If you’ve been thinking that your elder with COPD seems to be continually exhausted, you might just be correct. Fatigue is extremely common with COPD and it’s not a good situation.
Fatigue Is Worse than Just Being Really Tired
When most people think about fatigue, they picture it as something that simply means that the person is really, really tired. It’s more than that, though. Fatigue is tiredness that doesn’t improve for your senior after one or even two nights of good sleep. Fatigue when combined with COPD is a vicious cycle that keeps your elderly family member locked into declining health.
Your Elder’s Body Works So Much Harder with COPD
COPD makes breathing incredibly difficult for your family member. Breathing becomes so difficult, in fact, that your senior’s body has to work much harder in order to get the oxygen it needs. The more effort and energy her body expends, the more she’s going to have to deal with fatigue.
She’s Not Able to Exercise as Much
When you couple fatigue and COPD, you realize that your elder doesn’t have the energy she should have for something extra, like exercise. Ironically, exercising a little bit every day can help to improve your elderly family member’s energy levels. The right exercise can also help to improve your senior’s ability to breathe. Talk to your elderly family member’s doctor about what types of exercise your senior should be engaging in on a regular basis. She may need to gradually work up to exercising daily, even for a few minutes.
Depression and Fatigue Work Together
A common side effect of depression is fatigue. When you factor in that COPD can also contribute to depression, you’ve got a recipe for fatigue to flourish. Depression and fatigue go hand in hand because it’s so exhausting to deal with the effects of depression. It’s a combination that can leave your senior even more weakened than she was already.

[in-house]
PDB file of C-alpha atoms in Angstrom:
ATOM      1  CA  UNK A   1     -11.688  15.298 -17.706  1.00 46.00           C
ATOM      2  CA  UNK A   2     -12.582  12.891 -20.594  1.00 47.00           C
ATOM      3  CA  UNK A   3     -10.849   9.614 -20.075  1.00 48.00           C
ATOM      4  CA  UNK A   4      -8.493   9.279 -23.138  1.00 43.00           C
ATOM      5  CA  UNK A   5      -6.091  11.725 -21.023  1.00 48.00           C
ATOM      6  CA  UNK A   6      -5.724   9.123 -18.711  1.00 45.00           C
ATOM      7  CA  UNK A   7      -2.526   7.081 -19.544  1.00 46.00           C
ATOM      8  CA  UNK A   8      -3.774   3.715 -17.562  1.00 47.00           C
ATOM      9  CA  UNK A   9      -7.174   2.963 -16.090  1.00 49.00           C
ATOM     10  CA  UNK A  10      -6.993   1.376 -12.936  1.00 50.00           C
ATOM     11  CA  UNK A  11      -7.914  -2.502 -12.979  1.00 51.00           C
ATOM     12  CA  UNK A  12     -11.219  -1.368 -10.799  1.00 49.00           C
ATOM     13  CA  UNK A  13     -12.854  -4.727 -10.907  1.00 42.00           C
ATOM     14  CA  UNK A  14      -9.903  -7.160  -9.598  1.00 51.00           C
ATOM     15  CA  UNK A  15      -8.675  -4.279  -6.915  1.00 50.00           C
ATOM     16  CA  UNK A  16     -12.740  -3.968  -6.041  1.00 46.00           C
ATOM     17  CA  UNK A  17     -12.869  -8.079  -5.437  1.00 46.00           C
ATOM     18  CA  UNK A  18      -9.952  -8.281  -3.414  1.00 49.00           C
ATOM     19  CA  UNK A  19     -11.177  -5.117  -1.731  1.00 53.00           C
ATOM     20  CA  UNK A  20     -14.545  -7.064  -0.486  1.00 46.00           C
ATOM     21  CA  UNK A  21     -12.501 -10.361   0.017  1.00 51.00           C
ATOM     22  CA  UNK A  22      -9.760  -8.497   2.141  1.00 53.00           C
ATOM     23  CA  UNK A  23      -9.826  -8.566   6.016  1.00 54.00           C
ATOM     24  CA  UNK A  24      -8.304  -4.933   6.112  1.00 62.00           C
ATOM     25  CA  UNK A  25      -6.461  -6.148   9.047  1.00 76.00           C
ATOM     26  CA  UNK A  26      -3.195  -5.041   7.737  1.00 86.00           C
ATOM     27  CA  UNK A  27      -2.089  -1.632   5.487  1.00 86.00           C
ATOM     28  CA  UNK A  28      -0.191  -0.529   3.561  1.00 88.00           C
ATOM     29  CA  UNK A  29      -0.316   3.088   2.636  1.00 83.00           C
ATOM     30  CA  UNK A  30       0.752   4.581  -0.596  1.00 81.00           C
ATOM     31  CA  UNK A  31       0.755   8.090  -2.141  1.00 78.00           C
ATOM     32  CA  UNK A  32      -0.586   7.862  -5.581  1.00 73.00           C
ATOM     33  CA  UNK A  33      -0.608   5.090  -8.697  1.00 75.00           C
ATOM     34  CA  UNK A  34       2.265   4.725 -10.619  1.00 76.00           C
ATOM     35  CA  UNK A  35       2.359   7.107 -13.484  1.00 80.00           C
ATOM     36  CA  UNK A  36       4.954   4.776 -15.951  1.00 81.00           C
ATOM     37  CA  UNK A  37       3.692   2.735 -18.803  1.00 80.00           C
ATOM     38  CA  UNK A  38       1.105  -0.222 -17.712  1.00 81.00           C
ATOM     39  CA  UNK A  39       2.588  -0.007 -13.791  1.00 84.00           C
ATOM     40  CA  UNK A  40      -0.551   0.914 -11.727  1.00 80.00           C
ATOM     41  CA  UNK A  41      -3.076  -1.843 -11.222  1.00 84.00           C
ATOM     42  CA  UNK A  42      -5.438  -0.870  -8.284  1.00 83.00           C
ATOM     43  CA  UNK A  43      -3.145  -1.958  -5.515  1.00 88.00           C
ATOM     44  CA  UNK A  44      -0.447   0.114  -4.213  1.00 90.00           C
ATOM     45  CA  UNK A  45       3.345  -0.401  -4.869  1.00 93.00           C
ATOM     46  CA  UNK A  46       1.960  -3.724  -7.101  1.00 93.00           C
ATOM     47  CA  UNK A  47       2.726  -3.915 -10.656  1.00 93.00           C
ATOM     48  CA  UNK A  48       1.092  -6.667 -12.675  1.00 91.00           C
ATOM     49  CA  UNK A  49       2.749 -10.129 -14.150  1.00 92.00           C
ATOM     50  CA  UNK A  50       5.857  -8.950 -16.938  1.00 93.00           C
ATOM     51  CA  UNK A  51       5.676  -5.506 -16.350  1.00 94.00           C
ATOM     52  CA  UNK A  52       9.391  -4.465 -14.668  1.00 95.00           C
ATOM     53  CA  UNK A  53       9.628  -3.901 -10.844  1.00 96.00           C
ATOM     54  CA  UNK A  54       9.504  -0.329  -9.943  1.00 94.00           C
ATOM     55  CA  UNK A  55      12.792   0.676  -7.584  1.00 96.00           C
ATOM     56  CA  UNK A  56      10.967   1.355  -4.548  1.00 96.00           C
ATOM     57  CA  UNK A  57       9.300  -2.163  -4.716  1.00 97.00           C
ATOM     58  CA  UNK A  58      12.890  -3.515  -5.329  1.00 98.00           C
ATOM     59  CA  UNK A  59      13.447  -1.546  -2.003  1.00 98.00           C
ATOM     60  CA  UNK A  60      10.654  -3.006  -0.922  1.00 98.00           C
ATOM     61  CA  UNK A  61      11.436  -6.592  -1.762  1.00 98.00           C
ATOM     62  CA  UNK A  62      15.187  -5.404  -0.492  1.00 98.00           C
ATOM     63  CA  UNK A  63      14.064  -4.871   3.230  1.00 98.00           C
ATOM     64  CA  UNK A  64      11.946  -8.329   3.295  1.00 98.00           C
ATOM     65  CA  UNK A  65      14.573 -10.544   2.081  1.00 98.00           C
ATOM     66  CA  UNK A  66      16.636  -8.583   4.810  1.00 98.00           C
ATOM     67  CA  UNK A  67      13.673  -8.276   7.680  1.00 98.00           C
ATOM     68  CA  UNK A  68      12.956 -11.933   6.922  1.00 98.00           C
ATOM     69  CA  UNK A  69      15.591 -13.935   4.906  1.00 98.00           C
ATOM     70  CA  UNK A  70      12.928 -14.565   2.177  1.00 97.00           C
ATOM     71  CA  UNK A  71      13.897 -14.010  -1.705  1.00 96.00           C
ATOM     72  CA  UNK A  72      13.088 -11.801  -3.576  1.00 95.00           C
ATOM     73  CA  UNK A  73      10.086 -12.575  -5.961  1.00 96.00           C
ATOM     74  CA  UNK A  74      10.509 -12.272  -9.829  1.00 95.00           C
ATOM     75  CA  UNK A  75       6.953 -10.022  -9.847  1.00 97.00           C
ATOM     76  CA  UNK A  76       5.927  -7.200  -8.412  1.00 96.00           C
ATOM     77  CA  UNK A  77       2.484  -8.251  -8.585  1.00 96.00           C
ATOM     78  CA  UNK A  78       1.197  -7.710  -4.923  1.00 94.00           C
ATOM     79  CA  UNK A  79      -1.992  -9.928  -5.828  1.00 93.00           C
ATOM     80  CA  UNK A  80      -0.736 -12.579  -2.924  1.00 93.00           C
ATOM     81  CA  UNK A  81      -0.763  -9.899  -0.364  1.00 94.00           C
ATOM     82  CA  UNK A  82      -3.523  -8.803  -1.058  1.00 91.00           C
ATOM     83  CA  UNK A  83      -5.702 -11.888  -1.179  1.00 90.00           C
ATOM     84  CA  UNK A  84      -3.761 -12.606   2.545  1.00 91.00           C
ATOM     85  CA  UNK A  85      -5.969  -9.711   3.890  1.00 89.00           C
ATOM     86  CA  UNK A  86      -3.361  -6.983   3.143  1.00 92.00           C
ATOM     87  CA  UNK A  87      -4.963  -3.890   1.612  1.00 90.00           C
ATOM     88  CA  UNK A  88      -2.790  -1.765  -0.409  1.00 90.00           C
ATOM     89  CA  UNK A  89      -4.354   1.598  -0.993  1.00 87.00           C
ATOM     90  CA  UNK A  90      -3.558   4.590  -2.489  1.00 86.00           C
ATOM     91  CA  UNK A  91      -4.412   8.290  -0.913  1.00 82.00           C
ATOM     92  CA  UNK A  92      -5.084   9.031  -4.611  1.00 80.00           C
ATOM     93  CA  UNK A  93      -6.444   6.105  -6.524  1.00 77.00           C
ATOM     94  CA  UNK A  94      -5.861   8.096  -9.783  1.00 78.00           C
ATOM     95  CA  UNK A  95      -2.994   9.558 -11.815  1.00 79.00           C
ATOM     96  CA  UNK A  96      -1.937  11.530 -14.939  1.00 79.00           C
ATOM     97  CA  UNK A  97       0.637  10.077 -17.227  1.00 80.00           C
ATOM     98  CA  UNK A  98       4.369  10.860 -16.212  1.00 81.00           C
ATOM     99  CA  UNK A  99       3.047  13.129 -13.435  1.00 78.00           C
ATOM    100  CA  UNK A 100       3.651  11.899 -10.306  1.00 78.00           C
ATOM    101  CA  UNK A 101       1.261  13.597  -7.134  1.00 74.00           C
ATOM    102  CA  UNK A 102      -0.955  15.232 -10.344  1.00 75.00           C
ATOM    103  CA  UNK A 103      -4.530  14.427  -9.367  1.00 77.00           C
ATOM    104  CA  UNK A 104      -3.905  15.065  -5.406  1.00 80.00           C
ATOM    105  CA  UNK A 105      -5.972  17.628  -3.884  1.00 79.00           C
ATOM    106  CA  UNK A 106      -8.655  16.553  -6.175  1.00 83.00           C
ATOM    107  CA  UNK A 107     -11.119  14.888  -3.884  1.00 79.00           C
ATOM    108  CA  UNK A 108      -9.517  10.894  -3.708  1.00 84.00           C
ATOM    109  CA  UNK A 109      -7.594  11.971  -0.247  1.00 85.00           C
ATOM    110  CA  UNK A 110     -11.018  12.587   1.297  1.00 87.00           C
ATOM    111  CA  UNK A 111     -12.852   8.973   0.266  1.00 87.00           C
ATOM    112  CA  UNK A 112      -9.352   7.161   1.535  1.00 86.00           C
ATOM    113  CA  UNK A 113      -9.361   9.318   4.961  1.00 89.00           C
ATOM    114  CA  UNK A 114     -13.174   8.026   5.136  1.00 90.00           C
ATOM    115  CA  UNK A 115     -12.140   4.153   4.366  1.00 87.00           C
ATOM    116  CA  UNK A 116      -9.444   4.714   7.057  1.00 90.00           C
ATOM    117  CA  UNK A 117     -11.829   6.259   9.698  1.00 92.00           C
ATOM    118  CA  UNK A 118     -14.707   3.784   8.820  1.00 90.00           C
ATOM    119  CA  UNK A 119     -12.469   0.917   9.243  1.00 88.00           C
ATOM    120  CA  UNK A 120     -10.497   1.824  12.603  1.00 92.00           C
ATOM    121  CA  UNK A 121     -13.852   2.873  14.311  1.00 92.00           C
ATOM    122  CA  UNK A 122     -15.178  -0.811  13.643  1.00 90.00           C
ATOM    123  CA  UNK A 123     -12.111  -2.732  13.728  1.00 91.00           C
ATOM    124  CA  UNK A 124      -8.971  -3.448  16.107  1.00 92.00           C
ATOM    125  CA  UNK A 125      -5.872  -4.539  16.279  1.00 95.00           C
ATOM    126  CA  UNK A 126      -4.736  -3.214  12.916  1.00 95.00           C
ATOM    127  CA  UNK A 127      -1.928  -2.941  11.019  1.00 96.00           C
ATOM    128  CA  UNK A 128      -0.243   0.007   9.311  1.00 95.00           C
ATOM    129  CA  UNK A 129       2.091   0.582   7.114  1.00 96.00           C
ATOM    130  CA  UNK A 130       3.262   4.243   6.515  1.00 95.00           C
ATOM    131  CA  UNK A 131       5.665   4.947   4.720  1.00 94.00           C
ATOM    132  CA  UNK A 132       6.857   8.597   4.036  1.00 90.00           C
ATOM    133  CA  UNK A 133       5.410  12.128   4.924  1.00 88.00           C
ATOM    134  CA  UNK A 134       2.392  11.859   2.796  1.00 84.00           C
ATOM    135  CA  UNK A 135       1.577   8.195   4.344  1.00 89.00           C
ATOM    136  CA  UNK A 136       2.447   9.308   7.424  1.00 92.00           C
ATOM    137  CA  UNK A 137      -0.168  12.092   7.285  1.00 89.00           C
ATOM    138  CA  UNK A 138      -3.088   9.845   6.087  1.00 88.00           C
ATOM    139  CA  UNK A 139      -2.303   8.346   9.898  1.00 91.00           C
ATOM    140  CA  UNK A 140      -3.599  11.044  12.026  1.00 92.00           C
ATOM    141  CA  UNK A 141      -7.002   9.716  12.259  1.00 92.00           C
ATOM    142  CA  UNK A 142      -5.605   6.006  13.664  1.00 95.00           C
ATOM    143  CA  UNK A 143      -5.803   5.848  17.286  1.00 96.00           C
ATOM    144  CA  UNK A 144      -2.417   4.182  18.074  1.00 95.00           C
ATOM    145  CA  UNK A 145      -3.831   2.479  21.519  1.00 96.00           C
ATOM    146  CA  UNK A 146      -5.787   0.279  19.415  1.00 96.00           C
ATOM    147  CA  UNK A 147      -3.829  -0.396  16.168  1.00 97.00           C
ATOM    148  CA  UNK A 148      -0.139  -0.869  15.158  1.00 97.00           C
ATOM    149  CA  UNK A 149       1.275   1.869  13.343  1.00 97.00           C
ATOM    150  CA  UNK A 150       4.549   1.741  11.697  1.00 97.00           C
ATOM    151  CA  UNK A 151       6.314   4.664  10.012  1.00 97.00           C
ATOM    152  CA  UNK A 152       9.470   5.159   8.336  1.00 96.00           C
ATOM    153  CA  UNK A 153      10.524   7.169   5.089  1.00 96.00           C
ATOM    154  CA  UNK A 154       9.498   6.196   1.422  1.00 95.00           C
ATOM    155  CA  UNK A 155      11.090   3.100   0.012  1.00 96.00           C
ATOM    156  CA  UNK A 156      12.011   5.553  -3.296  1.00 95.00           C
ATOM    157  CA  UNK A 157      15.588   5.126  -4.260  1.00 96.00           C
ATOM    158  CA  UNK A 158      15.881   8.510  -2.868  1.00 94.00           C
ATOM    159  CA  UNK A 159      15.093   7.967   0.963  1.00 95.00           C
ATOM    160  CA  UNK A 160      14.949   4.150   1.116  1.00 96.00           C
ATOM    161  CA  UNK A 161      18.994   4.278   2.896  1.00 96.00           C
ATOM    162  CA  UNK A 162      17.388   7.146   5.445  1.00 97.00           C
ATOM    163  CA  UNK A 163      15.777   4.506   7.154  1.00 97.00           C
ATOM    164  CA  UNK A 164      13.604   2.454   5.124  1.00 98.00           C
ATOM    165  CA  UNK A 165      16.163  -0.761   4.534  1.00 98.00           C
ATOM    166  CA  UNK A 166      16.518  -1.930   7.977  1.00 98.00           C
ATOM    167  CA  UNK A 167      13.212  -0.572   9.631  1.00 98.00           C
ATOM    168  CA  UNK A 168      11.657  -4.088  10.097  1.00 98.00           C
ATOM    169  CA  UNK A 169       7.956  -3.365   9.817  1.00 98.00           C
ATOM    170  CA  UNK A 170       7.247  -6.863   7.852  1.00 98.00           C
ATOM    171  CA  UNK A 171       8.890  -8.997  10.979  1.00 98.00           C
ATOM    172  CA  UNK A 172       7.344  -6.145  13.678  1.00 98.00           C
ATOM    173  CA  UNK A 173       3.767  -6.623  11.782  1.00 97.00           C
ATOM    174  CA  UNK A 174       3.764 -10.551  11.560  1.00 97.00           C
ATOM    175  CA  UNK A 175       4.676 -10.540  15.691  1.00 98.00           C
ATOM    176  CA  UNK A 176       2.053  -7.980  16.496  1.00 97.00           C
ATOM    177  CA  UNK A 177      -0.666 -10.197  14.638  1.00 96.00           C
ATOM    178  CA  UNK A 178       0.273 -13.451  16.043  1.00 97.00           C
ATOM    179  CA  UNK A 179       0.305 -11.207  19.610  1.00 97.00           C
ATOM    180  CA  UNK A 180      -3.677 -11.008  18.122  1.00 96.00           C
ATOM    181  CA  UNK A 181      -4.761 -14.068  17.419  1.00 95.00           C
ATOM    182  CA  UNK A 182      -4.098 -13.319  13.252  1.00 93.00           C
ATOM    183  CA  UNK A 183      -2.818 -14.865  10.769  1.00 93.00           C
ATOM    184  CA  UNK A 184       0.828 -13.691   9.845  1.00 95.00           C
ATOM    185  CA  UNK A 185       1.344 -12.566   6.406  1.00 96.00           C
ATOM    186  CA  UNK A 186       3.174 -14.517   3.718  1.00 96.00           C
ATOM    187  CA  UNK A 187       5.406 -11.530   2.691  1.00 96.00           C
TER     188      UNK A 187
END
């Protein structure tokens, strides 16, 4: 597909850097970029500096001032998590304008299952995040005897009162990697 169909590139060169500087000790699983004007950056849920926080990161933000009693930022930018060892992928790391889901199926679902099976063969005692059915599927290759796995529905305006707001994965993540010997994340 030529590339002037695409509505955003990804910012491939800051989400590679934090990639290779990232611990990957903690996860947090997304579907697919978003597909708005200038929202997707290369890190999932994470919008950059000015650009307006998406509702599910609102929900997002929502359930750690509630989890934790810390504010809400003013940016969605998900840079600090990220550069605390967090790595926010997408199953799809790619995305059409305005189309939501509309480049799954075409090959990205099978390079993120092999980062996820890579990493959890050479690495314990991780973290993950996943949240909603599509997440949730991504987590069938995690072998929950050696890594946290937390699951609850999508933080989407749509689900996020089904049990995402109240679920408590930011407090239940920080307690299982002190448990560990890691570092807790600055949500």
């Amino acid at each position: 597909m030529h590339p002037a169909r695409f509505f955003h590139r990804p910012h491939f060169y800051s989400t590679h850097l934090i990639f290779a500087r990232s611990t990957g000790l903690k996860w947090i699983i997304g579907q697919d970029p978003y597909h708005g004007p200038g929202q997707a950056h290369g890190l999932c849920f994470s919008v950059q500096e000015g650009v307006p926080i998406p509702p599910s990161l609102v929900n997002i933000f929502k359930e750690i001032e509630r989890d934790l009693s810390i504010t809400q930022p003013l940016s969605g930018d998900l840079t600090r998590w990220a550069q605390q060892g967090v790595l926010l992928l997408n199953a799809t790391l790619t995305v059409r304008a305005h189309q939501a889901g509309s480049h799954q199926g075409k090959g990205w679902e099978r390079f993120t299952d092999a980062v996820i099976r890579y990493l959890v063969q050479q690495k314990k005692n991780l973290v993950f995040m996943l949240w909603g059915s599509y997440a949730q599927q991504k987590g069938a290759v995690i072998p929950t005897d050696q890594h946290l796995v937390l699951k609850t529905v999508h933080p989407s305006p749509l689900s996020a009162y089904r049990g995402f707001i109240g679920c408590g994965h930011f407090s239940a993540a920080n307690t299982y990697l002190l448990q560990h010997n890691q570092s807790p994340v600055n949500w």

Quality of Life Suffers
Basically, an elder who has COPD and develops fatigue experiences a lowered quality of life. Your elderly family member isn’t able to do what she has always loved to do and this impacts her greatly. Dealing with the fatigue as comprehensively as possible helps her to change this situation.
Getting a handle on fatigue can help your senior to improve her overall experience with life, even with worsening COPD. Elder care providers can help your elderly family member to adapt her daily routine in order to lower her fatigue.
If you or a loved one are considering Elder Care Services in North Hills PA, please call and talk to the caring staff at Extended Family Care of Pittsburgh at (412) 693-6009. We will answer all of your questions.
Laura has earned her MBA in Health Care Administration from Canisius College, a Bachelor of Science degree from the State University of New York at Buffalo and is currently a CPR/First Aid Instructor for the American Red Cross. Laura has sat on three Professional Advisory Committees throughout the community, has been on the Board of Directors for a non-profit nursing home, currently acts as an Advisory Board Member for the Allegheny County Respite Care Coalition, Gateway Health Plan, and the North Allegheny School District Elementary Advisory Council. She is also an active committee member of the Southwestern PA Partnership on Aging, Twilight Wish Foundation and Marshall Elementary Yearbook Committee.
Raising four active children with her husband Brian, she seems to spend more time on baseball and soccer fields than she does at home which helps her appreciate their family vacation time even more.
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